Ocean swimming is ecstatic abandon, but it’s also survival in an unforgiving environment. My first foray into the ocean, at a beach in Florida when I was four, resulted in me being knocked over, spun around, so sure I was going to drown I literally shit in my bathing suit. I never stopped coming back, and will not. I aspire to be the oldest bodysurfer in California. But I’ll never put my own survival at risk — because my instincts won’t let me.
How does somebody override that survival instinct? Once Blake started to feel like he was drowning, how did he not swim back to safety? By a supreme act of will? Did he just keep swimming past a point of no return, past that point where he knew he could not rescue himself? Can you reach that point, really?
Drowning is a continual fight between the body’s instinctive responses. To keep water out of the lungs vs. to inhale. The most memorable description of it is in Sebastian Junger’s “The Perfect Storm.” I particularly remember the accounts by near-drowing victims of the feelings of embarassment and shame as they slipped out of consciousness. I wish that passage was online somewhere. But Wikipedia’s drowning description will suffice:
Submerging the face in water triggers the mammalian diving reflex. This is found in all mammals, and especially in marine mammals such as whales and seals. This reflex is designed to protect the body by putting it into energy saving mode to maximize the time it can stay under water. The effect of this reflex is greater in cold water than in warm water and has three principal effects:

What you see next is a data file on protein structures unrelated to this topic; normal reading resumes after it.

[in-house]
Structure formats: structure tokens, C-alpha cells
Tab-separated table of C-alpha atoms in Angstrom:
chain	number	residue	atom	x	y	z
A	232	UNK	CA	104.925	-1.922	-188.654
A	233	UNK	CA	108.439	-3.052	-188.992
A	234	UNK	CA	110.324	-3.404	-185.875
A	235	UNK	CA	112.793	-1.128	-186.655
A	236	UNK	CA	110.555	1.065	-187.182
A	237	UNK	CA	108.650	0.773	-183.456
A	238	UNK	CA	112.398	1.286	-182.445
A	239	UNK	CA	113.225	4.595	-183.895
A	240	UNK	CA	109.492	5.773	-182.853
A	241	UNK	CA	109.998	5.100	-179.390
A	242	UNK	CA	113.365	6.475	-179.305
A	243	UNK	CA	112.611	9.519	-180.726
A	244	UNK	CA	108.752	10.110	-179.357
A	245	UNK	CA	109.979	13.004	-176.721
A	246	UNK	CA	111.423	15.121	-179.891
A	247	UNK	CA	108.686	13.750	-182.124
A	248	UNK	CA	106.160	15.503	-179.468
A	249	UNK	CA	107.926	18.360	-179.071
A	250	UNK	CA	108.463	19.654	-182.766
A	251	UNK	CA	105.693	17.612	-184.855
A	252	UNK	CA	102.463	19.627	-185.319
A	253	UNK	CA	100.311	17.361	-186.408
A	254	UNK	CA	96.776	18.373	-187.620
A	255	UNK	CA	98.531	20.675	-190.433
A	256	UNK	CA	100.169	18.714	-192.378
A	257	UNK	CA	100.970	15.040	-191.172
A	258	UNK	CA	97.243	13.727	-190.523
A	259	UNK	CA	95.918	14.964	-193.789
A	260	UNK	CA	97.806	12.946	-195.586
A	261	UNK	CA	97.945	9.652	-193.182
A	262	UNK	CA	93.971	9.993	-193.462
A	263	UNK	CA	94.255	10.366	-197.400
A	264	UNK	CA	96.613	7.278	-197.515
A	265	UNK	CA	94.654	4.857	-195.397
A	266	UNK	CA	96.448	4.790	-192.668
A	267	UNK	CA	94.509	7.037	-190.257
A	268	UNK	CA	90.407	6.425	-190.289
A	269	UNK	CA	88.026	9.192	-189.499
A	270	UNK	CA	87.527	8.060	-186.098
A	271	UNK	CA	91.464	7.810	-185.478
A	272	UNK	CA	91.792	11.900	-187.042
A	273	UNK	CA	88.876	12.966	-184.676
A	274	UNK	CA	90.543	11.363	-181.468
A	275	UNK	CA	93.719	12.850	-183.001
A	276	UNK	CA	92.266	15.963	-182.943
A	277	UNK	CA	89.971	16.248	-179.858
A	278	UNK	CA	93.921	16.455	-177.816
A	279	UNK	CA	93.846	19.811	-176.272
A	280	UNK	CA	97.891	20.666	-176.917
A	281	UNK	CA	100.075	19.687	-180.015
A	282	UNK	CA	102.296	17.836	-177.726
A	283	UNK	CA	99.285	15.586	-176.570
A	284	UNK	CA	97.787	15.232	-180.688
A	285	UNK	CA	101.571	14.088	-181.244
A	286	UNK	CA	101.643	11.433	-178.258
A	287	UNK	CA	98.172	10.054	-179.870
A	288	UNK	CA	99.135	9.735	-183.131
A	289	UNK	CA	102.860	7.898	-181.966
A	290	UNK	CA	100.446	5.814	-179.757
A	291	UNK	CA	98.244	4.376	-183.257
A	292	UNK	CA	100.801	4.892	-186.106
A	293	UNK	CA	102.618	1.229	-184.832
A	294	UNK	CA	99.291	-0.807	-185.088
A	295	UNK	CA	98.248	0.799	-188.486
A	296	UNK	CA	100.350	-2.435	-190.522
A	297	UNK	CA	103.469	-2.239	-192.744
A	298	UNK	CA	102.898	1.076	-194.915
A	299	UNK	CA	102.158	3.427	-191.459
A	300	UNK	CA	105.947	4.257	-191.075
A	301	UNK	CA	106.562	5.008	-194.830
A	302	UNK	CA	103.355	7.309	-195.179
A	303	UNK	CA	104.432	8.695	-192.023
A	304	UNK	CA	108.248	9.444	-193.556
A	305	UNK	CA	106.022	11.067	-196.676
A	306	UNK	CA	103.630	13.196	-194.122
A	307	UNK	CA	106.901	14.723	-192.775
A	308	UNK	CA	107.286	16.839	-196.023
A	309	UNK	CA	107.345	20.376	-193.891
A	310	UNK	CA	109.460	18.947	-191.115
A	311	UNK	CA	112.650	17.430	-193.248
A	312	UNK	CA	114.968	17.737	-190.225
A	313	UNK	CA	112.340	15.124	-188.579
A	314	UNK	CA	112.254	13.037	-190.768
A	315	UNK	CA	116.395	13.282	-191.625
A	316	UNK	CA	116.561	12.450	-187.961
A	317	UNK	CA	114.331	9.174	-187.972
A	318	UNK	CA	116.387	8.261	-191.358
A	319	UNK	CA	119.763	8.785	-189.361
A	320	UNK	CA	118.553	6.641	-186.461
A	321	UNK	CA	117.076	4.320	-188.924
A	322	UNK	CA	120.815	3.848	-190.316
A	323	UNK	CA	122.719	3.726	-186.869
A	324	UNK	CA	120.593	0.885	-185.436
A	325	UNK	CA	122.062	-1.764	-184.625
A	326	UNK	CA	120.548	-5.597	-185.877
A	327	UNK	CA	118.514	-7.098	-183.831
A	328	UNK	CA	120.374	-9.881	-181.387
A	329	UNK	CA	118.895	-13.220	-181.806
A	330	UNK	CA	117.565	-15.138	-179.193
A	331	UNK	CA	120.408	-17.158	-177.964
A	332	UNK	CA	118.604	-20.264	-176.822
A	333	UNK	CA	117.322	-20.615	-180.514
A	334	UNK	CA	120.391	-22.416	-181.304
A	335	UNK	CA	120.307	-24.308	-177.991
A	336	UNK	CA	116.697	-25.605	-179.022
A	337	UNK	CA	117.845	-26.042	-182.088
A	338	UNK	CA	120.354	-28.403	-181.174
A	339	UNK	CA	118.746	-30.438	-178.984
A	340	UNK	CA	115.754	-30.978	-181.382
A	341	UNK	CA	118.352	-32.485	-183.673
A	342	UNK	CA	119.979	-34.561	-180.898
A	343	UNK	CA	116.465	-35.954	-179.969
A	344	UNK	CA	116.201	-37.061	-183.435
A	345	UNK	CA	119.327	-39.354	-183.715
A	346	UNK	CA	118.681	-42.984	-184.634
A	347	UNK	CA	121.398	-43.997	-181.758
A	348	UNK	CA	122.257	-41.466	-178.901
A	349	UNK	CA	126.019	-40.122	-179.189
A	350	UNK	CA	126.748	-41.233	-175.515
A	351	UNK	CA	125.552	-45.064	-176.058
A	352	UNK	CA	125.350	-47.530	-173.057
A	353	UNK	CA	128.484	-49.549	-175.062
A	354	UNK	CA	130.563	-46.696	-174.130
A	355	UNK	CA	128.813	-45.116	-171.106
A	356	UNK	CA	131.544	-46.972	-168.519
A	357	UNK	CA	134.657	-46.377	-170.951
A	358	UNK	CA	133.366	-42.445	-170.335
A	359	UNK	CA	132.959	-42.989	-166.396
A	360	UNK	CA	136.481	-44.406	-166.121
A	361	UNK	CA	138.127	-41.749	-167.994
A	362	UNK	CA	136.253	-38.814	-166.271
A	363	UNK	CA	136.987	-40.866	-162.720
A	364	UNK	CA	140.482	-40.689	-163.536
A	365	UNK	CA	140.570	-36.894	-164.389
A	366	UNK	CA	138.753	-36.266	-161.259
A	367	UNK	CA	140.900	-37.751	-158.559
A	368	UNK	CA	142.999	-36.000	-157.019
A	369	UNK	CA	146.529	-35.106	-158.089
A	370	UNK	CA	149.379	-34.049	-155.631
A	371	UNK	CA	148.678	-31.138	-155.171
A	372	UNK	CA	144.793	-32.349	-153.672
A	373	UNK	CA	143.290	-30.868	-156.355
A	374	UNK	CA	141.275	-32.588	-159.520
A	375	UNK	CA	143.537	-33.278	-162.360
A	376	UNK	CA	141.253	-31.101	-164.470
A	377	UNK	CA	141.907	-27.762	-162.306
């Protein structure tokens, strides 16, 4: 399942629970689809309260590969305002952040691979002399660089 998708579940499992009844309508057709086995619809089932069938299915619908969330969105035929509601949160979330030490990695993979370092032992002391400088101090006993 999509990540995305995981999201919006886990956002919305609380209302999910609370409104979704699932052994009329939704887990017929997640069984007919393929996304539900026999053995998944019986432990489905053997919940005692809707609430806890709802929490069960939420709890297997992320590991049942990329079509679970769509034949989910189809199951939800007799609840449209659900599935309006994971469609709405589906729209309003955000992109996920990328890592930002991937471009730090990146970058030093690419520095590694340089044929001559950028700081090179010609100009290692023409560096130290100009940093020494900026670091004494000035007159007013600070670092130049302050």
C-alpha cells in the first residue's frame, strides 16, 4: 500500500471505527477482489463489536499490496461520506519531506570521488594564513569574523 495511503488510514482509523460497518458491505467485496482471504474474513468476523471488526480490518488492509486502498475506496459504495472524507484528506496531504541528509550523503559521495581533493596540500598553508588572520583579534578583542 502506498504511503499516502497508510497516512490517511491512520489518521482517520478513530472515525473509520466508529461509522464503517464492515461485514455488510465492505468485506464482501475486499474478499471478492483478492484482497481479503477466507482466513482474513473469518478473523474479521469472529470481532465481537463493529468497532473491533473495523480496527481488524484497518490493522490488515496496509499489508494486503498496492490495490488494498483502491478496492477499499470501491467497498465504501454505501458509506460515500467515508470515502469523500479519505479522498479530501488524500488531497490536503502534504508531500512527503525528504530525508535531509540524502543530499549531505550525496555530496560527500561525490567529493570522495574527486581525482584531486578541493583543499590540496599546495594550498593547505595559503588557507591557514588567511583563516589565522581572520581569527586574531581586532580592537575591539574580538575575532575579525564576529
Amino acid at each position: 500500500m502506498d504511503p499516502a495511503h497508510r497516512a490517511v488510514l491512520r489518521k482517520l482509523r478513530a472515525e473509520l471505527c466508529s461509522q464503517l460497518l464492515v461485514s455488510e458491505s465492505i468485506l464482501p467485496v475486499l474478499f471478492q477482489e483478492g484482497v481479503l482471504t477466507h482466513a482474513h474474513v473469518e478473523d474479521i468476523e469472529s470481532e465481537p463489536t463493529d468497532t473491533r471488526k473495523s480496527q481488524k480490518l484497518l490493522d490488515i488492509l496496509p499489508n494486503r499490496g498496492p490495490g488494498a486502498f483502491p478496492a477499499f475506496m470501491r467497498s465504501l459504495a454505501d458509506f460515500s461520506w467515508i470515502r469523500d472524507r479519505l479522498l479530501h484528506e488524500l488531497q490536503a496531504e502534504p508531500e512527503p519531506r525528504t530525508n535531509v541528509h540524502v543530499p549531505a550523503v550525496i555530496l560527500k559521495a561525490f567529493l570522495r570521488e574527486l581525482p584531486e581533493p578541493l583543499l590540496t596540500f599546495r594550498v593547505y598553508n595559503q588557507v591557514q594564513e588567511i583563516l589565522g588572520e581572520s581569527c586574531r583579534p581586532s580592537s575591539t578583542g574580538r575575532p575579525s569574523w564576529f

- Bradycardia, a slowing of the heart rate of up to 50% in humans.
- Peripheral Vasoconstriction, the restriction of the blood flow to the extremities to increase the blood and oxygen supply to the vital organs, especially the brain.
- Blood Shift, the shifting of blood to the thoracic cavity, the region of the chest between the diaphragm and the neck, to avoid the collapse of the lungs under higher pressure during deeper dives.
The reflex action is automatic and allows both a conscious and an unconscious person to survive longer without oxygen under water than in a comparable situation on dry land….
A conscious victim will hold his or her breath (see Apnea) and will try to access air, often resulting in panic, including rapid body movement. This uses up more oxygen in the blood stream and reduces the time to unconsciousness. The victim can voluntarily hold his or her breath for some time, but the breathing reflex will increase until the victim will try to breathe, even when submerged.